Re: Concorde's other customers (There were none in the end!)

Date:         10 Dec 97 04:05:03 
From:         westin* (Stephen H. Westin)
Organization: Program of Computer Graphics -- Cornell University
References:   1 2 3 4
Next article
View raw article
  or MIME structure (James Matthew Weber) writes:
> Aeroflot actually fly the TU-144 in domestic service for about a year.
> I think the comments ignore a major problem with Concord and the
> TU-144. For the Eastern Block, the number of destinations where the
> aricraft was useful was very limited. While the Cubans would probably
> have liked it, it lacked the range to get anywhere where the speed
> advantage was useful. The Concorde (presumably the TU144 had very
> similar range characteristics)

Nope. The TU-144 had significantly *shorter* range than Concorde. I
think range was around 2,000 miles. This made it more of an exercise
in national prestige than a workable airplane. After all, what good is
a supersonic airliner that won't cross any major ocean?

I believe (though I don't understand the details why) that this
difference had to do with the turbofan engines on the TU-144. The
non-bypass engines in Concorde are actually *more* efficient at
supersonic cruise.

> makes it across the Atlantic from Paris
> or London ro NY, Washington or Miami, but that is about all it can do.
> About the only place the TU-144 could be flown was from Eastern
> Europe/Soviet Union to the Siberia. It couldn't reach North America or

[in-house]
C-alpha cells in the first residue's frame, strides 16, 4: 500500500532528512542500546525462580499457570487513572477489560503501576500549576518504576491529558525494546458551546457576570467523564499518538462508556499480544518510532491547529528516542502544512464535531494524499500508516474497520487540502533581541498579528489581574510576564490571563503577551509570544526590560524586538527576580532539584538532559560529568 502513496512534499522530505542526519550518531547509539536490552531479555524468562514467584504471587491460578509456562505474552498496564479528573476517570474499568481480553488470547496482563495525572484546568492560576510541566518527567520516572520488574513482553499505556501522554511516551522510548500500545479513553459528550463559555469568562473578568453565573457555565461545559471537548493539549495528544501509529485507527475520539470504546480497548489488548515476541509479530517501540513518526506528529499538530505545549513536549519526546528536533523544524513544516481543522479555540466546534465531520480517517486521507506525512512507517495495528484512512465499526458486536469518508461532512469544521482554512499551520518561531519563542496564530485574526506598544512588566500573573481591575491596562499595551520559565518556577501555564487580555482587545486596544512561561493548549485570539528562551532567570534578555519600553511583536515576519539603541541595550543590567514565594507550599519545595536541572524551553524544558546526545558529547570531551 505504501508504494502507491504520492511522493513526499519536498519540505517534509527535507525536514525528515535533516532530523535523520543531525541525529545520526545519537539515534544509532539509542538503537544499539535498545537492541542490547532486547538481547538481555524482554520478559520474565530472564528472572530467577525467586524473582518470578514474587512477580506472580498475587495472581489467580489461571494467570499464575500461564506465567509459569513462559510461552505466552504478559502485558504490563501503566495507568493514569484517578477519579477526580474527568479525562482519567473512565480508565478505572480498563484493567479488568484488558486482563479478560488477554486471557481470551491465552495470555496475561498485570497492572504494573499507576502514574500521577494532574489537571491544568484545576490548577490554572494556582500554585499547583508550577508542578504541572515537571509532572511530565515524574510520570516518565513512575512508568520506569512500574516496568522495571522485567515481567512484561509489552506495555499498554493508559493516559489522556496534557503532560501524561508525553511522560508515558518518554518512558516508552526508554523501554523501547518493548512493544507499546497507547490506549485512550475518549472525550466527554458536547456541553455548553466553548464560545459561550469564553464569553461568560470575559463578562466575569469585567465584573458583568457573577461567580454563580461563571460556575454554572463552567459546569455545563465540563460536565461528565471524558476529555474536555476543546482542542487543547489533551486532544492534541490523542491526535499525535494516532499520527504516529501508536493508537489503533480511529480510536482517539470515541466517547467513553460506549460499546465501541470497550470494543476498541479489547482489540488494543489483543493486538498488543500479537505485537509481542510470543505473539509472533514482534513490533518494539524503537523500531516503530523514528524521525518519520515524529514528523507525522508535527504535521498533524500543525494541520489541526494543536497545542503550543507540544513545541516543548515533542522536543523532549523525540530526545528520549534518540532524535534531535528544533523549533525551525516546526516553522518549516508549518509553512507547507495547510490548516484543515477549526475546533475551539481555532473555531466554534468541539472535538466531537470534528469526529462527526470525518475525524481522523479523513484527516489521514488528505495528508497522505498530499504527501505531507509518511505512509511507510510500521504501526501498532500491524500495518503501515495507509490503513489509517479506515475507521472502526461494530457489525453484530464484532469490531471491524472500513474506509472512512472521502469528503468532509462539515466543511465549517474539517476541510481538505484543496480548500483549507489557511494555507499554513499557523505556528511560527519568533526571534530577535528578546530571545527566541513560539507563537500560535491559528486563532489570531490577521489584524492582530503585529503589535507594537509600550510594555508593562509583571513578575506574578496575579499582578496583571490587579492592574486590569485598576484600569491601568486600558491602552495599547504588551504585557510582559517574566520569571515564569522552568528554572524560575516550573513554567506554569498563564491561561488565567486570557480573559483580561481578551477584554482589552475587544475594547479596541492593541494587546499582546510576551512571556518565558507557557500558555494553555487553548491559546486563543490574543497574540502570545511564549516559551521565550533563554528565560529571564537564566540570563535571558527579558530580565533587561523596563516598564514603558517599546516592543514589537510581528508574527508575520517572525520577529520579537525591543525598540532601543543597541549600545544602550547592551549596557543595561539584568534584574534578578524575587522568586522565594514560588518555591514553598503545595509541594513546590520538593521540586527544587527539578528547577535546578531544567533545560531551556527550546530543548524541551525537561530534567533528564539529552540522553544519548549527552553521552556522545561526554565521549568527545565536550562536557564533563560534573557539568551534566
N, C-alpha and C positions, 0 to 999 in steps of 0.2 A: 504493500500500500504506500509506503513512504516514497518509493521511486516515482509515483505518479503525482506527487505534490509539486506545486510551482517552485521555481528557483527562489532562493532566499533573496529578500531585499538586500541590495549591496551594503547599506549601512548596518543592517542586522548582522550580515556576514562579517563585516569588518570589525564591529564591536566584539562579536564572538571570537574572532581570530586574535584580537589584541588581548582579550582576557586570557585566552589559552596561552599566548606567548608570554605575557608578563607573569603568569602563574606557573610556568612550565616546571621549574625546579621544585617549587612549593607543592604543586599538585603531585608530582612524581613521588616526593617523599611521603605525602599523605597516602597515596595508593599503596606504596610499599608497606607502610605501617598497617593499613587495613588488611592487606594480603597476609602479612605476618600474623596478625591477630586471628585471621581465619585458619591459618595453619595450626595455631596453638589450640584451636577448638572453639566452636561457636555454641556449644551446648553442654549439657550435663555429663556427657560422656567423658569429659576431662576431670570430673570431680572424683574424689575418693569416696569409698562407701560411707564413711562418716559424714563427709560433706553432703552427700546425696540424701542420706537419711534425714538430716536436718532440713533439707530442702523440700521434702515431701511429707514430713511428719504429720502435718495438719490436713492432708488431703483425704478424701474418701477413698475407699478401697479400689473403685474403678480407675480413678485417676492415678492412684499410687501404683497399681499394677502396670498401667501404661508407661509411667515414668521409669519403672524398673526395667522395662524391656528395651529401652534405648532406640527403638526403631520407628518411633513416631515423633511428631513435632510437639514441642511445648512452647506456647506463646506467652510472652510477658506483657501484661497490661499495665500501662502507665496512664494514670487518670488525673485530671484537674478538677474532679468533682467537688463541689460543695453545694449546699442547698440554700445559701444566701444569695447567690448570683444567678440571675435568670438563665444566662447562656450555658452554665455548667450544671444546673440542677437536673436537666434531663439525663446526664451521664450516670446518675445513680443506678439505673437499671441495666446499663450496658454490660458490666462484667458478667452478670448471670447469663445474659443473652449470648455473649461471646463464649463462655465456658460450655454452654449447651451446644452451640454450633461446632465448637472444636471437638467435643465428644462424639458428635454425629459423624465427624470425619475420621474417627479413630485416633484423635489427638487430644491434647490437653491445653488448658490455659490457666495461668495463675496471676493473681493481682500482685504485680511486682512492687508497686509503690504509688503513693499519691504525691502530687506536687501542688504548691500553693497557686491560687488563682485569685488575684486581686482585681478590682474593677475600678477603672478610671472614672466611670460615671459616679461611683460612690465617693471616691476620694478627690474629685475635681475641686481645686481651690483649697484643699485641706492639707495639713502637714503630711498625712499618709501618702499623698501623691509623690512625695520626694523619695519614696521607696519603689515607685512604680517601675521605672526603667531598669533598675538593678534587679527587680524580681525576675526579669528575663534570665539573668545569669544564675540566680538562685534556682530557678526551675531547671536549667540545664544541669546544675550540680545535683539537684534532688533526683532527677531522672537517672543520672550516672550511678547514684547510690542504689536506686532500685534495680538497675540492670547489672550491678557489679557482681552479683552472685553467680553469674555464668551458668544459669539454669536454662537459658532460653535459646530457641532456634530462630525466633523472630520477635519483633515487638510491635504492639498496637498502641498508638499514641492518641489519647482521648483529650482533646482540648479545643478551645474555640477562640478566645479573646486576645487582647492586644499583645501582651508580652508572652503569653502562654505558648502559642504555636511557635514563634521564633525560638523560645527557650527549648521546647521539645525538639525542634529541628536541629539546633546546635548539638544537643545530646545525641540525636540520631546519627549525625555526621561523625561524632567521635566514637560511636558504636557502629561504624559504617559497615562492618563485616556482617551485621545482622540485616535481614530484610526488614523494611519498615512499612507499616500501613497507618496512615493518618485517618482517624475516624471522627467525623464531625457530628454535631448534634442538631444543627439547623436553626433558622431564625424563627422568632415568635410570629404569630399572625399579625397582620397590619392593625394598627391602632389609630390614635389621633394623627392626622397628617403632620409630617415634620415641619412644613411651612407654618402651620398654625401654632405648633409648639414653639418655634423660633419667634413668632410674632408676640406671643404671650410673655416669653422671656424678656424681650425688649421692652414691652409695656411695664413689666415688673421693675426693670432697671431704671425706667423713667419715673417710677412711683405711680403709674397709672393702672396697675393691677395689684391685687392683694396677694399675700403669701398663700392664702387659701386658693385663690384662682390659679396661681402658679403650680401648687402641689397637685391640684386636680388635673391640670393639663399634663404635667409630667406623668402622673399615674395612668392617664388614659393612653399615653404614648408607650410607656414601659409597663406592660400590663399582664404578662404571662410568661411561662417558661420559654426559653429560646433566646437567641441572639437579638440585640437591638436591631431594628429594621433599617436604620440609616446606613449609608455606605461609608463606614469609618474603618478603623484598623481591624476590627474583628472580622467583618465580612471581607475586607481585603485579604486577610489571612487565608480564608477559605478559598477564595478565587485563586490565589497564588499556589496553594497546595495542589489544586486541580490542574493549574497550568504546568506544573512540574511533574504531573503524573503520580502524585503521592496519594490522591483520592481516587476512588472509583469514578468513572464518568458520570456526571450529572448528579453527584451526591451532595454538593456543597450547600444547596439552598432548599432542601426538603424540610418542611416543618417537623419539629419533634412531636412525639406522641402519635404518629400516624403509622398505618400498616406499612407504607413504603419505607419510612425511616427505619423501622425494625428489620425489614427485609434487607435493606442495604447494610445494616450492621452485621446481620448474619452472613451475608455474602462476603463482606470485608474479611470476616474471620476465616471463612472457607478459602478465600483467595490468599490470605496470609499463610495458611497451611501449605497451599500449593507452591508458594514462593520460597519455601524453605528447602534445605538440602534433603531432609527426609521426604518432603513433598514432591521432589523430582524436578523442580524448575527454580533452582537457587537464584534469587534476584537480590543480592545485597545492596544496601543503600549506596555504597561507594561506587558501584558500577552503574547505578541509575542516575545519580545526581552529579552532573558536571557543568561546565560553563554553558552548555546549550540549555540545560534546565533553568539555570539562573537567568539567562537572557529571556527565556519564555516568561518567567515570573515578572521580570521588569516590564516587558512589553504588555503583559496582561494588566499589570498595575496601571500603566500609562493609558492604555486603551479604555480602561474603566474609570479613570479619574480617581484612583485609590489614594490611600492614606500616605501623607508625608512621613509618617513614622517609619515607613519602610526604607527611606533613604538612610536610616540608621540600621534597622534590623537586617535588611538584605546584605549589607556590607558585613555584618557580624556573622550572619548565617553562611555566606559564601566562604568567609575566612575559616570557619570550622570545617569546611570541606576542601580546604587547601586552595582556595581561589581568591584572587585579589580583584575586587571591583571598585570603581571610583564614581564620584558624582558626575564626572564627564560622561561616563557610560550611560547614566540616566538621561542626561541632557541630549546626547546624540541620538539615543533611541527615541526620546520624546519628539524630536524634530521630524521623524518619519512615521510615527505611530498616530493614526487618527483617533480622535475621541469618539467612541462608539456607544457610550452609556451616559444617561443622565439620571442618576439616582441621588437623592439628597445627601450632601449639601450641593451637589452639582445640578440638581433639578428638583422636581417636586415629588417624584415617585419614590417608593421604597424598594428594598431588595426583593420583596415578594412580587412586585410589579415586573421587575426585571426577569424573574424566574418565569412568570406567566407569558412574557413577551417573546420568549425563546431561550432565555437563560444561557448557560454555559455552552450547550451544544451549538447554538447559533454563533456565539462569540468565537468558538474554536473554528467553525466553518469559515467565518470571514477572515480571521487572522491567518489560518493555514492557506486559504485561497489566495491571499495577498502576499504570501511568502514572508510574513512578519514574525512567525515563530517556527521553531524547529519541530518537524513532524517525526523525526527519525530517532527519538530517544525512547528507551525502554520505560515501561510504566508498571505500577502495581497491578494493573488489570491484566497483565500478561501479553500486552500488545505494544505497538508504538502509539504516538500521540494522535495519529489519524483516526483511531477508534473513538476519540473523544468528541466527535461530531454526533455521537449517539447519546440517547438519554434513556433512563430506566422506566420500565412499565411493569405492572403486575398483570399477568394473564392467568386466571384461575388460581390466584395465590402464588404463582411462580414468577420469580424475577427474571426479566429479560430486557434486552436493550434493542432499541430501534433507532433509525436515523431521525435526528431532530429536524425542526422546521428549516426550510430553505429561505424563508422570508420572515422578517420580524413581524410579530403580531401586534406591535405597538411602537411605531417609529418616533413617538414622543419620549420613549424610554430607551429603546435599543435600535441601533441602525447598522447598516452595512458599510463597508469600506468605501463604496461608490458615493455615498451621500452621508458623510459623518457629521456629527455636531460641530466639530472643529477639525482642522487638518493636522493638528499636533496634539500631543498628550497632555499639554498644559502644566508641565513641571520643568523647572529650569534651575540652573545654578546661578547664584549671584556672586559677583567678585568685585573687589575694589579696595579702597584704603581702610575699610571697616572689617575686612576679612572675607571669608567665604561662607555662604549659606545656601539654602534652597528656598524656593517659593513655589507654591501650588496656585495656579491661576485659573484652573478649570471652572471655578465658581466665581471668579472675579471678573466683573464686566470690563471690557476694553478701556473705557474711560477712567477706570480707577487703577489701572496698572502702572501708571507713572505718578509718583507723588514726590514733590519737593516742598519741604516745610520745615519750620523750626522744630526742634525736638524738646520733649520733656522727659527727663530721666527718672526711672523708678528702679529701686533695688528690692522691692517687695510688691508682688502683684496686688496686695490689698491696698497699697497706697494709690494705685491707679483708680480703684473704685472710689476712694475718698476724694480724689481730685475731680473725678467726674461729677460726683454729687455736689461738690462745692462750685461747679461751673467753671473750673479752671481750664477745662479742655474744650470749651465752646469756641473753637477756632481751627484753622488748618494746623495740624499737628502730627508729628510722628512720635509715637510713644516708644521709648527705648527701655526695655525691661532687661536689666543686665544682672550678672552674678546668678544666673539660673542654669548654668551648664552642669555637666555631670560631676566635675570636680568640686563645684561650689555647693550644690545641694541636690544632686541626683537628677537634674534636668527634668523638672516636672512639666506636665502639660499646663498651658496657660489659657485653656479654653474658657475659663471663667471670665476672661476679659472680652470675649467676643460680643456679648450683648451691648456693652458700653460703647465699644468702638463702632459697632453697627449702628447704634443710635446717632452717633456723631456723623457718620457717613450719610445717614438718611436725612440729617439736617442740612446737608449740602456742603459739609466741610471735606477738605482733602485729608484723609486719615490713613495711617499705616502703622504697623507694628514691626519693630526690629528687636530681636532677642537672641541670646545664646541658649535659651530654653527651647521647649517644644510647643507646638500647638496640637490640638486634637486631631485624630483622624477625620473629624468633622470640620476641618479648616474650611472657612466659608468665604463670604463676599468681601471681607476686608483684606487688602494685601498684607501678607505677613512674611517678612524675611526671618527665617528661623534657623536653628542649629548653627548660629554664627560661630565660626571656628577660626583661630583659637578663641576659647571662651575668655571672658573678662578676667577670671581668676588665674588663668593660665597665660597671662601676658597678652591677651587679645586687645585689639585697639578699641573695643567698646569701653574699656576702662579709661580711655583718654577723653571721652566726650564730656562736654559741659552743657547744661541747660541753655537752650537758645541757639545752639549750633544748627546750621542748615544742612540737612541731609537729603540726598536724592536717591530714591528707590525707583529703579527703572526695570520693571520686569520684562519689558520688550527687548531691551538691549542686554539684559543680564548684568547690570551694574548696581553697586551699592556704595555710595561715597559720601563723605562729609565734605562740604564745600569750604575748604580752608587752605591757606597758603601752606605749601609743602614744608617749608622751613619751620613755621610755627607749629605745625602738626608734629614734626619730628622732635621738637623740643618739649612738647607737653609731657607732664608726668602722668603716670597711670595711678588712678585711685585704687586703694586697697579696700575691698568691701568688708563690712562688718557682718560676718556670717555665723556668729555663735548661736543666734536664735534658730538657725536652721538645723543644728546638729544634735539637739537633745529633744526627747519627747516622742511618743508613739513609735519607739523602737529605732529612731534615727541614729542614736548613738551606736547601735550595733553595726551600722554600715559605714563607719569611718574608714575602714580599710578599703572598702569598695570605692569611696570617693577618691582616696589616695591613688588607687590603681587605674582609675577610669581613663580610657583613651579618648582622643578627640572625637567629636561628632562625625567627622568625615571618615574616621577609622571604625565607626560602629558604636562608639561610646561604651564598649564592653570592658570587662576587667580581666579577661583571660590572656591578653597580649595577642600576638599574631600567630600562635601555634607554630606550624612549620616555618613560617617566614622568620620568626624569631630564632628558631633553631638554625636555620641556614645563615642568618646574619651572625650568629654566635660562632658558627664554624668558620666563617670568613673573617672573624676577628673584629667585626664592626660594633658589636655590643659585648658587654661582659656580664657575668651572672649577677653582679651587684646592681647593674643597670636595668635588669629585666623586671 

> Asian destinations.
> My own belief is the lack of any destinations where anyone could fly
> the TU-144 had a lot to do with why no other airlines flew it, and
> Aeroflot certainly didn't fly it for long.

And the tendency to fall out of the sky had something to do with it,
too :). I believe this had to do with the low-speed characteristics of
the delta wing. At low speeds, Concorde (and presumably the TU-144)
needs *more* power to maintain altitude as airspeed declines, so it's
fundamentally unstable. Concorde's autothrottle system compensates for
this, but is a bit beyond the Soviet technology of the time,
presumably leaving it up to the quick reflexes of the pilot.

As east-west relations began to warm a bit, the Soviets tried to hire
Lucas to adapt Concorde's engine controls to the TU-144, until someone
in Britain observed that its NK-144 engines were shared with the
Backfire bomber, and figured they would just have to sort the whole
thing out on their own.

-Stephen H. Westin
Any information or opinions in this message are mine: they do not
represent the position of Cornell University or any of its sponsors.